Themes: Paracausality

So, stepping out of the ‘verse for a moment, why does paracausality exist?

Thematically speaking, the existence of paracausality says something very important about the nature of the universe. It means that it’s impossible to deny the existence of free will. (Or, rather, you can, but it’s about as useful as standing on a planet’s surface and denying the existence of gravity.)

You make choices, and your choices make you, and the universe you exist within. Create or destroy, heal or harm, save or damn, it’s all down to choice.

And either way, it’s your fault. No-one made you do it, not without rooting your brain and turning you into a non-volitional tool. Not society, not your parents, not circumstance, not culture, not memes, not instincts, not your friends, not your enemies, and certainly not the deterministic unfolding of acyclic causal graphs. Just you.

You chose, and the world responded. You did it. And the consequences are yours to own and to live with, forever and a day.

This gives the world a rather vital quality, especially in fiction: meaningfulness.

13 thoughts on “Themes: Paracausality

      • Certainly in terms of paracausal physical effects in general, being a plot device figuratively and occasionally literally.

        But even in this real world, I maintain that there isn’t a coherent metaphysical position that denies the existence of free will.

        • Fictionally sure, it is a pretty interesting plot device that I’d actually love to see explored in greater length at some point in your work.

          As about the real world and the denial of real (i.e., existing in the territory, not on the map) free will, how do you substantiate your claim on there not being a coherent position like that? Of course, I don’t know your particular position here (libertarian (the philosophical kind), compatibilist or some other), so I risk running into unfounded assumptions.

          • On the latter, I’d be a physicalist libertarian in metaphysical terms (at least, insofar as we accept arguendo that information dualism isn’t metaphysical dualism; i.e., that the mind is not the brain in the same sense as the program isn’t the electrons, and the equilateral triangle isn’t the plastic widget in my desk drawer). I take no position on possible mechanisms, except that indeterminacy alone is insufficient.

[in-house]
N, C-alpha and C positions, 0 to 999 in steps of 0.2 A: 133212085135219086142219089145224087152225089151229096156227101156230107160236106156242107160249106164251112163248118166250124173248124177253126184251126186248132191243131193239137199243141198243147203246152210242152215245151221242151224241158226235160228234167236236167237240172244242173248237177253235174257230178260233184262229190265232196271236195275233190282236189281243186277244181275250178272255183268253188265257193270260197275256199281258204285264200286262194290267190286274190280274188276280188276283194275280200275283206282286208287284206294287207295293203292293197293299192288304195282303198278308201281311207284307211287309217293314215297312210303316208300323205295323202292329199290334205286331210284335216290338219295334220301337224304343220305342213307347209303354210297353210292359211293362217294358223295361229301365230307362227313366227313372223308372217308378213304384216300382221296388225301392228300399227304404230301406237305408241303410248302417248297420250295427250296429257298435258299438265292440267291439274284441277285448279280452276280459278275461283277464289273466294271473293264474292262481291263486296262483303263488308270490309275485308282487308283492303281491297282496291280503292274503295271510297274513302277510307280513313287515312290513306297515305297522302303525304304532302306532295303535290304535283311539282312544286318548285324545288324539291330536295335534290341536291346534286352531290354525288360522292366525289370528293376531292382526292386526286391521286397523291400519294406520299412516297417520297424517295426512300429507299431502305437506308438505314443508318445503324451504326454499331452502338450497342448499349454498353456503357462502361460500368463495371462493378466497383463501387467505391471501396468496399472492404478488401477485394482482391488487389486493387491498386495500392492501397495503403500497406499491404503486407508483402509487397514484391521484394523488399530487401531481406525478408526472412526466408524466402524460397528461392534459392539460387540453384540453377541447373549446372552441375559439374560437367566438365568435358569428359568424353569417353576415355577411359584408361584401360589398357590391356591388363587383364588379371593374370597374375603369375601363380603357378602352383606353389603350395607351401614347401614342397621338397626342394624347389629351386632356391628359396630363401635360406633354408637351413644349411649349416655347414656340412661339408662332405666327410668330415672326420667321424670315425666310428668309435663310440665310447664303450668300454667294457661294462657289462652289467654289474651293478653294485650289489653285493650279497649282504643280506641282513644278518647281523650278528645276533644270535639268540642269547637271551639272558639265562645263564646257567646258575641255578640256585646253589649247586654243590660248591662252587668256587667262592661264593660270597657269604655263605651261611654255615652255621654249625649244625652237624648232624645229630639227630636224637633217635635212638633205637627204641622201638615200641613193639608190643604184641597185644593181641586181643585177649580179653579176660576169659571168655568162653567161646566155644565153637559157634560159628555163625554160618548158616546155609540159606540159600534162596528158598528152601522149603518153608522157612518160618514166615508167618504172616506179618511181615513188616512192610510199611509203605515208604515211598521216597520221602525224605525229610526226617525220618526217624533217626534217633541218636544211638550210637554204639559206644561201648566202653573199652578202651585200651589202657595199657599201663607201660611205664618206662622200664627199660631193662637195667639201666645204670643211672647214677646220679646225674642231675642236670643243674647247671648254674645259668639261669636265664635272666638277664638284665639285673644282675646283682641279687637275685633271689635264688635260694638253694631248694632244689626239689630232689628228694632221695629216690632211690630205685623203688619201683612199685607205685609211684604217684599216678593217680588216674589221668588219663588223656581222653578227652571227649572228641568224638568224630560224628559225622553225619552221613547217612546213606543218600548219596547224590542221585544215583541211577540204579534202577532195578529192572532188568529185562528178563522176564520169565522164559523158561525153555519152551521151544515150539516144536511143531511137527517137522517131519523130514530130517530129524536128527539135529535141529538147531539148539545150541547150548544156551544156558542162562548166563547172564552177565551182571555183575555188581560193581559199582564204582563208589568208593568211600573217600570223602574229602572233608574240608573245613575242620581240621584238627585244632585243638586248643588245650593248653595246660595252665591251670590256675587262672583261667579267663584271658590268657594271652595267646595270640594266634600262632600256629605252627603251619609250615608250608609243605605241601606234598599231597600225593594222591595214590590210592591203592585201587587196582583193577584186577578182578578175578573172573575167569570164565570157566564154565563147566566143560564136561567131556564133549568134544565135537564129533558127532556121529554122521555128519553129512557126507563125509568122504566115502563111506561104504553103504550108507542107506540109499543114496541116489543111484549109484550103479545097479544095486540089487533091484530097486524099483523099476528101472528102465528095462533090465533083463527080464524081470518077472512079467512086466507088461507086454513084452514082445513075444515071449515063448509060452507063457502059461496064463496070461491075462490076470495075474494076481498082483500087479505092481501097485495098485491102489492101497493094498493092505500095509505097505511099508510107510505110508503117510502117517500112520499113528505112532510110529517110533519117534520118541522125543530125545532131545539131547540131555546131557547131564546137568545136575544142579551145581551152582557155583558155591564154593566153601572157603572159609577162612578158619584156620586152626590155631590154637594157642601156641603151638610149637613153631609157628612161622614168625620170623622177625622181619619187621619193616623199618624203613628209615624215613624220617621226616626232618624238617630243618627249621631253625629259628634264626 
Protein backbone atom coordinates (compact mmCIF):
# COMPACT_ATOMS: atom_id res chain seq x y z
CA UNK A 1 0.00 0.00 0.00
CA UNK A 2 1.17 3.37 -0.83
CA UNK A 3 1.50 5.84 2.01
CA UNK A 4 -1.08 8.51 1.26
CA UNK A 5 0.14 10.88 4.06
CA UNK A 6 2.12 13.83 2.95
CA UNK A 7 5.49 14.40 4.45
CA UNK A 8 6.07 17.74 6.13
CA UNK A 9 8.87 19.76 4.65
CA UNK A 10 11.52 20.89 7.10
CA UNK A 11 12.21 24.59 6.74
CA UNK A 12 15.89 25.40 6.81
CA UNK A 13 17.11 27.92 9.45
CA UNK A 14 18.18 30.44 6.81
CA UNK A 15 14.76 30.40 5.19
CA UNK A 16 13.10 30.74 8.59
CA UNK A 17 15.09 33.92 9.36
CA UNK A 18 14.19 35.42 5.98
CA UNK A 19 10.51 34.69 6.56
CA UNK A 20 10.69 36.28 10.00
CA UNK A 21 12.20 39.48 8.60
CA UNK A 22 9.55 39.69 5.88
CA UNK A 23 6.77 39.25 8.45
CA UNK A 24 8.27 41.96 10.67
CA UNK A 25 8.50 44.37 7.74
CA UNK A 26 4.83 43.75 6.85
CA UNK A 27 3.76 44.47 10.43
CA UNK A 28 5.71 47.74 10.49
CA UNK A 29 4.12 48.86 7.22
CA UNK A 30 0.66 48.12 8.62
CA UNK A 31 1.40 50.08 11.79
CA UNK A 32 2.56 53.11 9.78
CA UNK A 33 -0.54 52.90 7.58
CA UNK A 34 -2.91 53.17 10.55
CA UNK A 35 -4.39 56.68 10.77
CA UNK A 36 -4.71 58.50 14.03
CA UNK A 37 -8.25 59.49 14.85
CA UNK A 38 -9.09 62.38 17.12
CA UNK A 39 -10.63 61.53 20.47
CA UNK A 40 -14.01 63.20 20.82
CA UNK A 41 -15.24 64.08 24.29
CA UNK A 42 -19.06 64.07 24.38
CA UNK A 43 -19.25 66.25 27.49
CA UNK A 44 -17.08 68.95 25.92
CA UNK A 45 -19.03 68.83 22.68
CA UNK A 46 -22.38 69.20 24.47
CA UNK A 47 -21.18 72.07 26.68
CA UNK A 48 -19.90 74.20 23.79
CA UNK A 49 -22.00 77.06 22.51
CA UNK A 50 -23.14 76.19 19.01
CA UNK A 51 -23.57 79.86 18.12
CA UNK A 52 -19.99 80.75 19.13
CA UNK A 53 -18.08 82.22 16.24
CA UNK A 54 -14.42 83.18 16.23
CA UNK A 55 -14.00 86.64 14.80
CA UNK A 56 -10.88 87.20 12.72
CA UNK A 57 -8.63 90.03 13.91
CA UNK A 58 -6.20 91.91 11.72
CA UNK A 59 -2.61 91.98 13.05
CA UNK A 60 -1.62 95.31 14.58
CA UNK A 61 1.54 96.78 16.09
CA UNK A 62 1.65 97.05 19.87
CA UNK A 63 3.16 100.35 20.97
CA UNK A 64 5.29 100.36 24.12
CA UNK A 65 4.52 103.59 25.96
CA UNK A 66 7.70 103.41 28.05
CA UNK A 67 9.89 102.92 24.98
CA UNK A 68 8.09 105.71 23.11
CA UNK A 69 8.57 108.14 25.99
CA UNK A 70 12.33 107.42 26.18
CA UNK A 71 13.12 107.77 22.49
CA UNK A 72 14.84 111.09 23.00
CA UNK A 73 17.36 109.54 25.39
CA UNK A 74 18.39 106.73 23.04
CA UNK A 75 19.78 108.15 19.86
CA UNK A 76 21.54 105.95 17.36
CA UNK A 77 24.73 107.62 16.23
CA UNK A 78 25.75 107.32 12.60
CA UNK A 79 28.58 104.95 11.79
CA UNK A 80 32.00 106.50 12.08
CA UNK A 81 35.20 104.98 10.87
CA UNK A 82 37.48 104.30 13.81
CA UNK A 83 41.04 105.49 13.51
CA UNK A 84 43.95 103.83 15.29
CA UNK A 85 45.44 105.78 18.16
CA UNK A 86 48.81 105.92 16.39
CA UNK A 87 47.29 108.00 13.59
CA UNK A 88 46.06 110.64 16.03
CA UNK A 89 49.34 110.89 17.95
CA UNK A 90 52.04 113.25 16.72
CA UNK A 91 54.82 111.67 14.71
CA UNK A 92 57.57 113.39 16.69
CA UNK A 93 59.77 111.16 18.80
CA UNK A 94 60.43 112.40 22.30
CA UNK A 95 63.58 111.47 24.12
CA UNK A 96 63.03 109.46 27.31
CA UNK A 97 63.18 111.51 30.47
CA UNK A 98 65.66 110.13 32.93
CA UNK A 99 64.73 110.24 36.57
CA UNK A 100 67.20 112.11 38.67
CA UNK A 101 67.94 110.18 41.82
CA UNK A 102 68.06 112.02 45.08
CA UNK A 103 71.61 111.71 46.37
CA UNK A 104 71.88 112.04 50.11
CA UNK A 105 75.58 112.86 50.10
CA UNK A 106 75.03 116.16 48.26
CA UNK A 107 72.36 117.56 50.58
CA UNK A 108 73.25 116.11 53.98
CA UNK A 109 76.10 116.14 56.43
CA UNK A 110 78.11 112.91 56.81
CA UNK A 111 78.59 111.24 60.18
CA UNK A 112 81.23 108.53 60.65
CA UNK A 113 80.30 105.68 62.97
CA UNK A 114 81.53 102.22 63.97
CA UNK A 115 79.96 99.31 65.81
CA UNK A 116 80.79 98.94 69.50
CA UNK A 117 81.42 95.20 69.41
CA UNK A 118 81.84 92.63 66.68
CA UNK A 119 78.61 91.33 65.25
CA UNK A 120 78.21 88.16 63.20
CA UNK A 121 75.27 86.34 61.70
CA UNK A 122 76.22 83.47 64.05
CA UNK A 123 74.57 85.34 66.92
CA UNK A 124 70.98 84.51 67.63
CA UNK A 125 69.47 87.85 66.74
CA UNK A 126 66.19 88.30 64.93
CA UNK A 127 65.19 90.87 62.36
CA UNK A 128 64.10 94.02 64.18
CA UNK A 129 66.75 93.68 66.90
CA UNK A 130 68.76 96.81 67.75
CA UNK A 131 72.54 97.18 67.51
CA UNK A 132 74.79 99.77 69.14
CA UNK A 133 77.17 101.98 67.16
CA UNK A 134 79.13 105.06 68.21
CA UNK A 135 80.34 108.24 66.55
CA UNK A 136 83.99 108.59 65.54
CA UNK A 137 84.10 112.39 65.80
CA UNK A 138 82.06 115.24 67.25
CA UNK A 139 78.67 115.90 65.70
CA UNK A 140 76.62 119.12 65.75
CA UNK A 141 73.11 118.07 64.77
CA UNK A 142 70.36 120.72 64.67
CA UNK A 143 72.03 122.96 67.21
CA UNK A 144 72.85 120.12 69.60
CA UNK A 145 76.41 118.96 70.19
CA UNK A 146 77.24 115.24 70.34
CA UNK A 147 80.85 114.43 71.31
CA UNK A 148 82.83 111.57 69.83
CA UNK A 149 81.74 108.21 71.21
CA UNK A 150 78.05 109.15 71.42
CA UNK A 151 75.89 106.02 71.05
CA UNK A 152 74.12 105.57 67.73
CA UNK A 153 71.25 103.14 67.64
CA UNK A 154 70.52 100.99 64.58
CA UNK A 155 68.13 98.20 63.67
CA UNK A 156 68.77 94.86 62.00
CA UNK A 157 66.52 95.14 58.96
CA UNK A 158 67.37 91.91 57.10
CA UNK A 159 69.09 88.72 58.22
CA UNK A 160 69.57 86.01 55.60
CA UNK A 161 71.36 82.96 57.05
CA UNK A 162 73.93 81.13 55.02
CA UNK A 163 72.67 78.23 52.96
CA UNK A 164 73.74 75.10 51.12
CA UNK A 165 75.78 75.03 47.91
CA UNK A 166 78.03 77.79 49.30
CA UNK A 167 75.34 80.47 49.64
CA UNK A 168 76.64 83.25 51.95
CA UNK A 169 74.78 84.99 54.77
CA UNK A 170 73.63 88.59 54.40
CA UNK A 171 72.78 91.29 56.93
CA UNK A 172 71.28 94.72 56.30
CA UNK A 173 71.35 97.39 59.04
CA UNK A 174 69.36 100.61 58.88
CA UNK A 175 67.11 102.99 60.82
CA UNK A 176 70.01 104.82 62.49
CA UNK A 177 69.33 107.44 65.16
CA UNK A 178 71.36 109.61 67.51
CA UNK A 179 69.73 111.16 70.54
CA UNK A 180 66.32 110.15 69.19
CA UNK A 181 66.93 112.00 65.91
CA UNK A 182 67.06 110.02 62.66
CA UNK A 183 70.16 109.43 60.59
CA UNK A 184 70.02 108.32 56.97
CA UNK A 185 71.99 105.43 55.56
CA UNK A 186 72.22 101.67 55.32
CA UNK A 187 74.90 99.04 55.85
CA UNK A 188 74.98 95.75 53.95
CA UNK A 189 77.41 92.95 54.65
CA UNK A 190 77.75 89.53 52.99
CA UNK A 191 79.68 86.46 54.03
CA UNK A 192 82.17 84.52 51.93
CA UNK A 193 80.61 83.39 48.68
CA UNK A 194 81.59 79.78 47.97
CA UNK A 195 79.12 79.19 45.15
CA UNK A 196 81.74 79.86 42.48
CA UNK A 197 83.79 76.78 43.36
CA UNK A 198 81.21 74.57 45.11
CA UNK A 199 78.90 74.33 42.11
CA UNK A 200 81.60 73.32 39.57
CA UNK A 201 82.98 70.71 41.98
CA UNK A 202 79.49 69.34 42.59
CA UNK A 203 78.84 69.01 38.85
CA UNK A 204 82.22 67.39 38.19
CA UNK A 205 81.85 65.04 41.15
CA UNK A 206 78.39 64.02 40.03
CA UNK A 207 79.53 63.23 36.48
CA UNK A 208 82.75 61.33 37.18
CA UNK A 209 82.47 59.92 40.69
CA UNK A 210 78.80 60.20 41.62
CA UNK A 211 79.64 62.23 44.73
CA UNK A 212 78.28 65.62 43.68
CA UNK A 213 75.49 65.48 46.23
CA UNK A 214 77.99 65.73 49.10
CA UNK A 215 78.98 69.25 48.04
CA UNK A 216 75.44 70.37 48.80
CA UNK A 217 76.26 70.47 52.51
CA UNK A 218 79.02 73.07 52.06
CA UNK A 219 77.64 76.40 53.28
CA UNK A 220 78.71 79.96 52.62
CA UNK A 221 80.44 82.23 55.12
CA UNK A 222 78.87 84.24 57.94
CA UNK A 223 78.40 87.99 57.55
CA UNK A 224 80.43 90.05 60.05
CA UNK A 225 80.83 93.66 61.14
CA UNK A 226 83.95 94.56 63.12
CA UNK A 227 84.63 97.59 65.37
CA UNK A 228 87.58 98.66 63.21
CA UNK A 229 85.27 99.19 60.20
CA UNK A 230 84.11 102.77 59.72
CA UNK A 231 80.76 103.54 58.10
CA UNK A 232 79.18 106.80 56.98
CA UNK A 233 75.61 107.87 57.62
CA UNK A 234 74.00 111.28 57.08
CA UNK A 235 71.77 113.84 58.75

As for my claim, I substantiate it principally by reductio ad absurdum, inasmuch as I find the other positions to be self-contradictory because the very acts of believing something, of advancing an argument, and so forth, implicitly require choice, and thus the capacity to choose; and the universe isn’t self-inconsistent.

            So, to be consistent, either I can exercise my free will by choosing to believe that I have it; or I can be an deterministic automaton. I therefore conclude that I have free will, because in all the cases in which I’m wrong, I couldn’t conclude otherwise anyway, even if I exist in any meaningful sense.

            As for the other cases, If I choose to believe that I don’t have free will, I contradict myself and am therefore wrong; and for an automaton to believe in anything is impossible.

          • One possible position that might be both at least internally consistent (although I’d argue for the stronger case of external consistency as well, i.e., vis-à-vis the currently available corpus of observational and experimental data) is that free will does not exist in the biological-chemical-physical territory but does exist in our cognitive map of this territory.

            To wit: we do (obviously!) possess a basic mechanism for action selection (likely partly implemented in the SNc/VTA) and a mechanism for forming lower-resolution “snapshots” of our own internal state (possibly via thalamocortical loops and a lossy hierarchical structure of information processing, essentially a very complex and messy version of a CNN or HTM, the latter actually being strongly inspired by the architecture of the cortex).

            These two mechanisms allow us to make deterministic or probabilistic choices based on input data (in much the same way as an immensely complex if/then statement in a piece of code might) and let the knowledge about the fact propagate throughout the brain, although, and this is crucial, at rather low resolution that allows us to register the act of a choice being made but not the full chain of causality behind (and ahead of, this setting an early bound to our capability to predict the consequences of our own actions) the act.